Bright Future for Tablet Computers

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2011-02-08-zoom.jpg

Motorola Zoom to run Android 3, AKA “Honeycomb”

Last week was a big one for tablet computing. Google formally showed off a version of Android for tablets, and Apple and News Corp. jointly unveiled the long-awaited daily “newspaper” for the iPad called The Daily.

Neither announcement came as a surprise, but together they spell a bright future for tablet devices.

Apple has sold nearly 15 million iPads since it first went on sale in April. That’s a lot more than many analysts expected. Android 3.0, code named Honeycomb, is a new version of Android that Google says was “designed from the ground up for devices with larger screen sizes, particularly tablets.”

It looks as if Google hopes to do to the iPad what it did to the iPhone — cut heavily into its sales. Android sales early last year were neck and neck with iPhone and Research In Motion’s BlackBerry. But in the past six months, according to Nielsen, “Android is clearly in the lead with 43 percent of recent acquirers purchasing an Android device, compared to 26 percent for Apple iOS and 20 percent for BlackBerry’s RIM.”

Of course, that could change as a result of the Verizon iPhone. There undoubtedly are some potential Android phone buyers on Verizon who might opt for an iPhone once they have the choice.

Based on what I’ve seen of Honeycomb, it’s likely to allow a number of manufacturers, including LG Electronics and Motorola Mobility, to produce tablets that will seriously rival the iPad in terms of quality, potentially at lower prices. But Apple isn’t sitting still. There are widespread reports that an “iPhone 2″ will come out within the next few months with front- and rear-facing cameras and other features not on the current model.

As with the iPad, we can expect to see lots of apps for an Android tablet. Google has an ecosystem of developers second only to Apple it can call on to make Android tablets come to life with programs and content.

Shortly before Google held its Honeycomb news conference in Mountain View, News Corp.’s Rupert Murdoch and Apple iTunes honcho Eddie Cue held a news conference in New York to announce The Daily, a new iPad-only daily “newspaper.” Like News Corp.’s Wall Street Journal site, but unlike most other editorial websites, The Daily will be available only to paying subscribers after a two-week free trial period now under way.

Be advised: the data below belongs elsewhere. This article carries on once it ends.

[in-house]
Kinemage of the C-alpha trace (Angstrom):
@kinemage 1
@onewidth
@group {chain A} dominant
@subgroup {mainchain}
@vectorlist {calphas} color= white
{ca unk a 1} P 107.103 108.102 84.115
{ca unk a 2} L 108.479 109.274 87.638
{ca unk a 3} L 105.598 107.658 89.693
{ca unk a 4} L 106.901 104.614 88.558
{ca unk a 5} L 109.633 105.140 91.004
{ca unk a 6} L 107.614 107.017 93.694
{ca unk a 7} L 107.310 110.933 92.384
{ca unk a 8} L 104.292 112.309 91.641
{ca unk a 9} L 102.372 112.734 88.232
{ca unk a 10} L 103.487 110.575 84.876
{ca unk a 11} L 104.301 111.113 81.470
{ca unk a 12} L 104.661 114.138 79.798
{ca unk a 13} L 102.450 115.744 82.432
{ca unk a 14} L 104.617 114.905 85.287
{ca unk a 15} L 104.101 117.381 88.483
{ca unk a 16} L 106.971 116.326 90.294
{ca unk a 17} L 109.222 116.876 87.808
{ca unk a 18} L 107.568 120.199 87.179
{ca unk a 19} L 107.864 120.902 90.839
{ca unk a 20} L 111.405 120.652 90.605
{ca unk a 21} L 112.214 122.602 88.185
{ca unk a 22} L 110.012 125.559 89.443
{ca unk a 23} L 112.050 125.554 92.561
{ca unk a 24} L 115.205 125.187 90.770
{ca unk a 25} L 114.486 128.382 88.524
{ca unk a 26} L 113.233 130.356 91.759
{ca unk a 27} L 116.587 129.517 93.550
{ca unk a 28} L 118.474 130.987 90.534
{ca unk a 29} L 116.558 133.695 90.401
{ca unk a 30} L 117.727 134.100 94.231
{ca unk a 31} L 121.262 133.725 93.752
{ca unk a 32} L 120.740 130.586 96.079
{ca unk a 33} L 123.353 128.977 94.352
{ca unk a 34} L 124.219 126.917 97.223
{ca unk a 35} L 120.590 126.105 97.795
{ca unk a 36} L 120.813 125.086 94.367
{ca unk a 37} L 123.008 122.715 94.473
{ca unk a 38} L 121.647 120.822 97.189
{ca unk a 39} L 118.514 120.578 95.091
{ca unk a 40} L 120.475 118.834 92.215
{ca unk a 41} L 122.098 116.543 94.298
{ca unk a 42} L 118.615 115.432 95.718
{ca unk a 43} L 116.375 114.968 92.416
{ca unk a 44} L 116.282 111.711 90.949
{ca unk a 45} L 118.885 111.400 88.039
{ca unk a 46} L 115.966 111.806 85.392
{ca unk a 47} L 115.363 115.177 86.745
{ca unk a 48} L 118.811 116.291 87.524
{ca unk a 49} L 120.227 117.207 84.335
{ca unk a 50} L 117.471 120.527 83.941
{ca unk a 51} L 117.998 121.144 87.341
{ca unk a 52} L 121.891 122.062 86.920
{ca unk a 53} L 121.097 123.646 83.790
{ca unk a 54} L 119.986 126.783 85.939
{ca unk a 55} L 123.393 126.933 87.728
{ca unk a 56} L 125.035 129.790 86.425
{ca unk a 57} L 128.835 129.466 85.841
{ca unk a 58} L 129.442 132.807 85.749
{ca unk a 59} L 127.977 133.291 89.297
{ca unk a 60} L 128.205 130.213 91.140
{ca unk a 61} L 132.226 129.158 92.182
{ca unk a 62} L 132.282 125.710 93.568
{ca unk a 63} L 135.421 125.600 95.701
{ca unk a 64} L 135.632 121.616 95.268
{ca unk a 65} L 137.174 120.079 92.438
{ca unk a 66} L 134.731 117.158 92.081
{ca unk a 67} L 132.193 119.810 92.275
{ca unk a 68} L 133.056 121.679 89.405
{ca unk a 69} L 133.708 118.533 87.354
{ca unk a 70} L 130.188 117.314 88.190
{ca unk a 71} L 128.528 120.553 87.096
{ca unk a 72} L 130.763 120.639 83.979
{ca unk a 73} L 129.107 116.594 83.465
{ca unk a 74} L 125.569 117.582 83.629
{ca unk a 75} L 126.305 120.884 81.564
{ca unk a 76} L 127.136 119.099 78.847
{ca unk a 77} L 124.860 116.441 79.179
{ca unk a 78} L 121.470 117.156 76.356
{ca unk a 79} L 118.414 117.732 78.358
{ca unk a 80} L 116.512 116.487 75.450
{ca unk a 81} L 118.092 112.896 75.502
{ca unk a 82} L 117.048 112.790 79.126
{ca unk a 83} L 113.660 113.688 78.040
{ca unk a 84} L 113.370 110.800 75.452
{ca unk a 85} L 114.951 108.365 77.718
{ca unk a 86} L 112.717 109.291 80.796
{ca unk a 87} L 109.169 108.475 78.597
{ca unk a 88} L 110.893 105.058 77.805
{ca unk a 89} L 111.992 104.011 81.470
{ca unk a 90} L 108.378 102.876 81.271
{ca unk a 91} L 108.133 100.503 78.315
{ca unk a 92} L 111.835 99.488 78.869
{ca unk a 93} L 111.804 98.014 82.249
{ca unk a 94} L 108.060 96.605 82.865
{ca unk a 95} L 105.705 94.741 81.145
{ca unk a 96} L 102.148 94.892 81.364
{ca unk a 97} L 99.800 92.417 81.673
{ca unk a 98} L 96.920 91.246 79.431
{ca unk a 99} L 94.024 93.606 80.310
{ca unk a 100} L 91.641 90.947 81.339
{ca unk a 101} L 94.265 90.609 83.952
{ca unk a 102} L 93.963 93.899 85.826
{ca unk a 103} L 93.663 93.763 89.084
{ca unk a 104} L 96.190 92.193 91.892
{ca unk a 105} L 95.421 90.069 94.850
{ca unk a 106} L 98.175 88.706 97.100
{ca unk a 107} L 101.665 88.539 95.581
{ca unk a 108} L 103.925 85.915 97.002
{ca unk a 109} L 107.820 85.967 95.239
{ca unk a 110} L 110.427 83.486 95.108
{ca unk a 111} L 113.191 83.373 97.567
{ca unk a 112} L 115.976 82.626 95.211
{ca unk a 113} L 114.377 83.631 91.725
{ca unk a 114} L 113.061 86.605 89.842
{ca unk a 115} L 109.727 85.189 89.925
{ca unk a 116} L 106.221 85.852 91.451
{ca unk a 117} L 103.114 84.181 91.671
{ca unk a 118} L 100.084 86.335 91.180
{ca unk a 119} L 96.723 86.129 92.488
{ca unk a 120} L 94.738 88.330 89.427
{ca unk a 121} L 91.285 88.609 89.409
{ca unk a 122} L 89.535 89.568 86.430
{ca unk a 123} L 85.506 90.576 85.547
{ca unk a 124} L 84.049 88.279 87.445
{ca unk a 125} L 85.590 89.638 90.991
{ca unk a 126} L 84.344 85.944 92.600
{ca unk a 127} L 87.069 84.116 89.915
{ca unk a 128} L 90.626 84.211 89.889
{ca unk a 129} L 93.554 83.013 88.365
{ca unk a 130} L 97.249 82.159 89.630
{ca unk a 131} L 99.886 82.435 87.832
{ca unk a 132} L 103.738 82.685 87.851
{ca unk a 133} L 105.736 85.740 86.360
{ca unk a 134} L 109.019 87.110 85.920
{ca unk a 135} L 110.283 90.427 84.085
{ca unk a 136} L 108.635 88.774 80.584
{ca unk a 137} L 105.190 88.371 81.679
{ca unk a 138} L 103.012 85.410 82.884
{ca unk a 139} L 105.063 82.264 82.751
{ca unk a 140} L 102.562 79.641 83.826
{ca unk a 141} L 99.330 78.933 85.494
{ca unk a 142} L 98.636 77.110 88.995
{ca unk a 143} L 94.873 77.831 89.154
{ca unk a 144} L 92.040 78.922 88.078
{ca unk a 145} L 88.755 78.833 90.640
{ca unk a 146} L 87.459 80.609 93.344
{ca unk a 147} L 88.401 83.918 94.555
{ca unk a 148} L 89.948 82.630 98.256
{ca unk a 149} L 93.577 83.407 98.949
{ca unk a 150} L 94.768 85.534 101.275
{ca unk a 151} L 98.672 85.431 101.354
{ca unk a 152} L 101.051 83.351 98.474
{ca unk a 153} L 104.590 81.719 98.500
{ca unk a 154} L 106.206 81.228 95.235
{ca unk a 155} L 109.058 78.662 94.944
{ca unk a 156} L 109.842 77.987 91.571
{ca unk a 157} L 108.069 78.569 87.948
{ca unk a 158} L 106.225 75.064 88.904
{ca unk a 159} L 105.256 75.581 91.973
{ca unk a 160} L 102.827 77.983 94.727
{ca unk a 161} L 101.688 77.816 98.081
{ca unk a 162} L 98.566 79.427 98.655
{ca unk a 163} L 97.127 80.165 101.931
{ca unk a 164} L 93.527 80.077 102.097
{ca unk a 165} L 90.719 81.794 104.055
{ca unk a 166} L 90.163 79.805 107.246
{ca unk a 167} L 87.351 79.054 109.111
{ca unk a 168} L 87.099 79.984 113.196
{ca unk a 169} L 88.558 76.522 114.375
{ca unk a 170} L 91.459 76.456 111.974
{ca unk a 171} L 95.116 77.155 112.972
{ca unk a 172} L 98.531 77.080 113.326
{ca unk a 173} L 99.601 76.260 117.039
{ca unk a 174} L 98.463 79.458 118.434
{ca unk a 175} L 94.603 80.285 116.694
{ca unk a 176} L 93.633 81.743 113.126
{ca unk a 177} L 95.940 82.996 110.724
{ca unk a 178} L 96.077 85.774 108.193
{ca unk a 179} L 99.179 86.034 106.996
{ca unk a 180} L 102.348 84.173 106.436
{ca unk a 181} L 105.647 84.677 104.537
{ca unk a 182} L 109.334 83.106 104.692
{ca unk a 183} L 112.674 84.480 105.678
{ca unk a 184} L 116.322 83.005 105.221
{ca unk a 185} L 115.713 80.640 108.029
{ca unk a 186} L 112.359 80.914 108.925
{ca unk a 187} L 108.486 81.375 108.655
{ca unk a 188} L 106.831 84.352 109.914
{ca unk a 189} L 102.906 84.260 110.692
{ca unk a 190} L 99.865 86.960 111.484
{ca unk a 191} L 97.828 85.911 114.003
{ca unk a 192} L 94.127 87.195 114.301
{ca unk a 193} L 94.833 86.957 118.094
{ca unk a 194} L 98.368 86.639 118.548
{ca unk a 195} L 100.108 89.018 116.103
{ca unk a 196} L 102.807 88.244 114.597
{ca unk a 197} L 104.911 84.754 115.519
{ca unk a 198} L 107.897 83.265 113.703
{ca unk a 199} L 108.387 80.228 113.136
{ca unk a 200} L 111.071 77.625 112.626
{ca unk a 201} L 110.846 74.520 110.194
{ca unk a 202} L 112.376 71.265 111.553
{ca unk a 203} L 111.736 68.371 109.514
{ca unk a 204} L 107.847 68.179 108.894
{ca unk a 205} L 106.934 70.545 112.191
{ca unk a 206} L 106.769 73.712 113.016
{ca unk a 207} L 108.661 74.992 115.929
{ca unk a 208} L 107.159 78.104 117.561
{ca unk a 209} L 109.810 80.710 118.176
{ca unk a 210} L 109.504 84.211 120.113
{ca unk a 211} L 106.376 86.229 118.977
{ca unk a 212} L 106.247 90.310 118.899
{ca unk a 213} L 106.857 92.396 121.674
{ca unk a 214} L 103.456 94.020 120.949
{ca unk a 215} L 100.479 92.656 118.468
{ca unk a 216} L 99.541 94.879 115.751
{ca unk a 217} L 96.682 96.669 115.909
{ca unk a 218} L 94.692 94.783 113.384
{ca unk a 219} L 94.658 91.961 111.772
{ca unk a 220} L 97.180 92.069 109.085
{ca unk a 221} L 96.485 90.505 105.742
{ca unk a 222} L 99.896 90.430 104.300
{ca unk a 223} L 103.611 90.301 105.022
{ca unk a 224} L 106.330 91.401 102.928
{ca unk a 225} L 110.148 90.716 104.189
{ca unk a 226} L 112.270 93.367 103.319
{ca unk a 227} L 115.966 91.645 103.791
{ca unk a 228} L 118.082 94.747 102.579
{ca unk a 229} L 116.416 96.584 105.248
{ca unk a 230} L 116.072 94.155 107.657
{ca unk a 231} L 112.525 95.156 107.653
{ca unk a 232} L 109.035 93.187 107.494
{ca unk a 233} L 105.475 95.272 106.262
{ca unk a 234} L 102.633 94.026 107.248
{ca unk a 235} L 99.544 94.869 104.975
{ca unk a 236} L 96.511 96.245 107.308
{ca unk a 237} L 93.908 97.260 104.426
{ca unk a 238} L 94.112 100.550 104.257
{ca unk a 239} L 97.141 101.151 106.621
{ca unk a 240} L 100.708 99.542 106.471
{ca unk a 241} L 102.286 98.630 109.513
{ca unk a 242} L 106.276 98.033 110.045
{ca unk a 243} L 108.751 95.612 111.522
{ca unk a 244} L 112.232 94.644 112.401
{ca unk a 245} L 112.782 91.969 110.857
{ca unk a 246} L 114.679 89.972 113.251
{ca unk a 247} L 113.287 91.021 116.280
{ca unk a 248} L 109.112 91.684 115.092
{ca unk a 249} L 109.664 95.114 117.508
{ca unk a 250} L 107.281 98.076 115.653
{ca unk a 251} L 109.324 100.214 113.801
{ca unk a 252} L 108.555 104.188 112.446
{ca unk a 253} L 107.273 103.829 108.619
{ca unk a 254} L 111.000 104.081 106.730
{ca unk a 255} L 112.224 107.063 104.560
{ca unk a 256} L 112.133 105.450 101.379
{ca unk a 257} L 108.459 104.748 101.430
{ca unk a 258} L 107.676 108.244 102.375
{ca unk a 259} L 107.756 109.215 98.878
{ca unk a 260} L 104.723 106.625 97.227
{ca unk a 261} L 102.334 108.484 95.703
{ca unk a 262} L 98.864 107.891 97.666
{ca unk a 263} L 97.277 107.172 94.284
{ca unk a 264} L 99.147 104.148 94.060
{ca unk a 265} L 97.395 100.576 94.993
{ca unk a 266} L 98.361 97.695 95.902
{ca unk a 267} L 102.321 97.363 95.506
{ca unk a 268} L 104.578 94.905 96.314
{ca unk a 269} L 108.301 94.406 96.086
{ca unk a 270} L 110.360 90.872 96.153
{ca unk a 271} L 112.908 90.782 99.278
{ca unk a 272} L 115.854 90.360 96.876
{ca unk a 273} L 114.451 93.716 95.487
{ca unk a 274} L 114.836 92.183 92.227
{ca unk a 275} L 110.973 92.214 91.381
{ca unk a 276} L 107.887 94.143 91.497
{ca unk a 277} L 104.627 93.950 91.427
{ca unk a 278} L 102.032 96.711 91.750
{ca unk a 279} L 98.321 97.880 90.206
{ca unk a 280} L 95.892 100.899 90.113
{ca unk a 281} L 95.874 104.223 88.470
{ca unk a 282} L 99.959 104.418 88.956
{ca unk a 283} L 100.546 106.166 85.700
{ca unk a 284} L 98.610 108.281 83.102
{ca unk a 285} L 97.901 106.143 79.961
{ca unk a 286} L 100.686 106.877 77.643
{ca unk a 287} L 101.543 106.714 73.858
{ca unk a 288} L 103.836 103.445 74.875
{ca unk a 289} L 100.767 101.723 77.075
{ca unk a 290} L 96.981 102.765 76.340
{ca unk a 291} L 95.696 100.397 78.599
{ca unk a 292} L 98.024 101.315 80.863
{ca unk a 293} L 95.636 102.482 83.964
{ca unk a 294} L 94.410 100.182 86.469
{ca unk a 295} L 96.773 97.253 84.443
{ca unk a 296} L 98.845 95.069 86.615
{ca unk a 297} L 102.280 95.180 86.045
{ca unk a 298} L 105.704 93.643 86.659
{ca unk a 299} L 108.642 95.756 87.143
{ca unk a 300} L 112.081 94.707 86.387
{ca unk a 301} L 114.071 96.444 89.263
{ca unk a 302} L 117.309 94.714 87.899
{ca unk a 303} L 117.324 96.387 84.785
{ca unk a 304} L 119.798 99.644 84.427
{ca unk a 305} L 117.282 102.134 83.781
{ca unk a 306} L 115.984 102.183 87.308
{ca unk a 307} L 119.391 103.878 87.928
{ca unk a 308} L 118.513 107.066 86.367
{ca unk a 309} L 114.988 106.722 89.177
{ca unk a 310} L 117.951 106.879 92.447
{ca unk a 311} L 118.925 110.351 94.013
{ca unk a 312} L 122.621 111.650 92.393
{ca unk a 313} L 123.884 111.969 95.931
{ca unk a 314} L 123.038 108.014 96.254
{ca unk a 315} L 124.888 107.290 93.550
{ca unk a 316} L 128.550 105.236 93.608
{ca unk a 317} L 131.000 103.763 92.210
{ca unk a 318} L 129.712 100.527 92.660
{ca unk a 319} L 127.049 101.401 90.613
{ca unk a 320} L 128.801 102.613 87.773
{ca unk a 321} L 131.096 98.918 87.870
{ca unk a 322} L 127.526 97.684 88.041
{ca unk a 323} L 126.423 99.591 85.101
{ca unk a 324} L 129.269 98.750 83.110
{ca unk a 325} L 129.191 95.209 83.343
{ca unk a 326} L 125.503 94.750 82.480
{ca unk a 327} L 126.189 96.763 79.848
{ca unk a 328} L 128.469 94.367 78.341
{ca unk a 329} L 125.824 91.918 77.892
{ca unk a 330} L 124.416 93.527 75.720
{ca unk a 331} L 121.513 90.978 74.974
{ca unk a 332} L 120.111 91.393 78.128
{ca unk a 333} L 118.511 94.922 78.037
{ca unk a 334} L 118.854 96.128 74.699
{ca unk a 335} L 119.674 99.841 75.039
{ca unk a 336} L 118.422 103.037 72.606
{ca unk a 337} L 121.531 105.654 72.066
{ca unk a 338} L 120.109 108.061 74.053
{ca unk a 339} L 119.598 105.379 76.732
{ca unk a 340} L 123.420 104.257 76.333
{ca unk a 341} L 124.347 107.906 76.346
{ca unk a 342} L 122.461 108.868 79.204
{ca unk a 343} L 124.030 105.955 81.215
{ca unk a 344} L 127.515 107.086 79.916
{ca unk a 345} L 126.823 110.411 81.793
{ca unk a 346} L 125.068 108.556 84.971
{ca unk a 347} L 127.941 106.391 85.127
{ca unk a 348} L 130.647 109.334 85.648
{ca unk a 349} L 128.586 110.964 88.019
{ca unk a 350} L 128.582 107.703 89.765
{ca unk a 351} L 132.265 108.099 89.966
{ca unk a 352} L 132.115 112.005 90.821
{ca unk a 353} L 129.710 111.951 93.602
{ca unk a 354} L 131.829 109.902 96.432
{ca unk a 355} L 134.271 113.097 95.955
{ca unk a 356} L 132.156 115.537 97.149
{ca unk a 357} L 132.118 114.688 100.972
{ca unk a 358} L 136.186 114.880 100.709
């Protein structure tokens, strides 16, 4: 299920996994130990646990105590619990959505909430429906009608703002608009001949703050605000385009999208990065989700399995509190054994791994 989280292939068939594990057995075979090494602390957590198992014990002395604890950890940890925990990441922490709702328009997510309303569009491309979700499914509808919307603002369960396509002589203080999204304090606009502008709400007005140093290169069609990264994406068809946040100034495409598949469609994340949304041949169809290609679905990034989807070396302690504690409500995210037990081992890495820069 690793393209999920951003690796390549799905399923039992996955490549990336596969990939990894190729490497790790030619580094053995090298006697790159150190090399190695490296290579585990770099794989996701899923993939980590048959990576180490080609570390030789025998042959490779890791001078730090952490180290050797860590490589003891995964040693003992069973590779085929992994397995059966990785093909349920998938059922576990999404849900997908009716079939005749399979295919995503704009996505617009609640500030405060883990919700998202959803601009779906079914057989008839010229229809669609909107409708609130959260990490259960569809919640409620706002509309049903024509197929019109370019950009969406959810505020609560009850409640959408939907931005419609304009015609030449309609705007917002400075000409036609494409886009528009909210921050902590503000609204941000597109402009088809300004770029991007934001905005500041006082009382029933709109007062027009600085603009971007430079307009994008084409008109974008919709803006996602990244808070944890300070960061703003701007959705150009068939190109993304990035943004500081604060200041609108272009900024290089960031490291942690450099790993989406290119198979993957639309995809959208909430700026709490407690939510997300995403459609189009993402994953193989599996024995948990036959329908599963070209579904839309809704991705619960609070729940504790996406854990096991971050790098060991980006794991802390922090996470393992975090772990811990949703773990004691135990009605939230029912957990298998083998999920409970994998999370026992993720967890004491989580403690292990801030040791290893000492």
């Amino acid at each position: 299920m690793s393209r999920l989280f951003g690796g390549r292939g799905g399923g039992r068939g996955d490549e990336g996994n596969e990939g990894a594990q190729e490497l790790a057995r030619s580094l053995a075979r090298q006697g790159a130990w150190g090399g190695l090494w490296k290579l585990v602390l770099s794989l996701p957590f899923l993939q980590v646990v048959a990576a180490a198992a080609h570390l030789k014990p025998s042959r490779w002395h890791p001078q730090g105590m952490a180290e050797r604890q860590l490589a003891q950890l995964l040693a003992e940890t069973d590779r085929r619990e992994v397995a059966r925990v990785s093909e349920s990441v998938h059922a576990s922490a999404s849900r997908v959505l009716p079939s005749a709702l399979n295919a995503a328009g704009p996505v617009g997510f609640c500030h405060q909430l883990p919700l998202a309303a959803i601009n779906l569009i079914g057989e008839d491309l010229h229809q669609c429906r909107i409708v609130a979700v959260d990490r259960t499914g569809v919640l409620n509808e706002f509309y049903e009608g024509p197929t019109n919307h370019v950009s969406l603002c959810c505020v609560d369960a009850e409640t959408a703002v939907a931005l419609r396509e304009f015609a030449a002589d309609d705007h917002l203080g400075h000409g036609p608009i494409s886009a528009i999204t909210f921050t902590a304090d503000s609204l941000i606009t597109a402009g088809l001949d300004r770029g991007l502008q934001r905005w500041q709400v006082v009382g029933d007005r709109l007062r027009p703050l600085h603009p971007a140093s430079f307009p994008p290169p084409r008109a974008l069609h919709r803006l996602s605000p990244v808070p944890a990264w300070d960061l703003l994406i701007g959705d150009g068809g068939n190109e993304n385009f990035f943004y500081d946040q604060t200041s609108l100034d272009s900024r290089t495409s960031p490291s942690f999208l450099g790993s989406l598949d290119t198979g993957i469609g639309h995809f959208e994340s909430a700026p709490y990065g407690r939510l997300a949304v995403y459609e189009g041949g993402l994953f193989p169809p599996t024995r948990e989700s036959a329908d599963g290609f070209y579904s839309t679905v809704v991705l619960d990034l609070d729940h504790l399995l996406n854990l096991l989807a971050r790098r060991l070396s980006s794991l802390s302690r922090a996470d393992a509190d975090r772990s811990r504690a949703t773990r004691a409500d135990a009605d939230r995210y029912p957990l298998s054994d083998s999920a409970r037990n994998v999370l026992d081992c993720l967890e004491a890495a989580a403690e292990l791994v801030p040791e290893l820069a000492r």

Although my review of The Daily was mixed, I’m nevertheless bullish on the idea of using tablet devices for reading newspapers, magazines and books.

For the moment, at least, tablets have their limitations when it comes to producing content, but they are great for consuming it. And, in 2011, we can expect a lot more tablets to hit the market including some inexpensive ones, like those from Coby, that will cost under $200.

This post was adapted from Larry Magid’s column in the San Jose Mercury News

Larry Magid
Larry Magid is a technology journalist and an Internet safety advocate. He serves as on-air technology analyst for CBS News, is co-director of ConnectSafely.org and founder of SafeKids.com and SafeTeens.com. He also writes columns that appear on CNET News, CBSNews.com, Huffington Post and the San Jose Mercury News.

His technology reports can be heard daily on CBS News and CBS affiliates throughout the U.S. and he has a daily tech segment on KCBS radio in San Francisco. He’s a regular contributor to BBC World Service and an occasional guest on National Public Radio’s Talk of the Nation. He is often called upon for commentary by CBS television news, CNN and Fox News and has appeared on the CBS Evening News, ABC World News Tonight, the Today Show and CBS Early Show. He has also been a frequent contributor to the New York Times and was, for 18 years, a syndicated columnist for the Los Angeles Times.

He has written several books including the best-selling Little PC Book and is co-author (with Anne Collier) of MySpace Unraveled.

Larry served on the Obama Administration’s Online Technology Working Group and the Berkman Center’s Internet Safety Technology Task Force.
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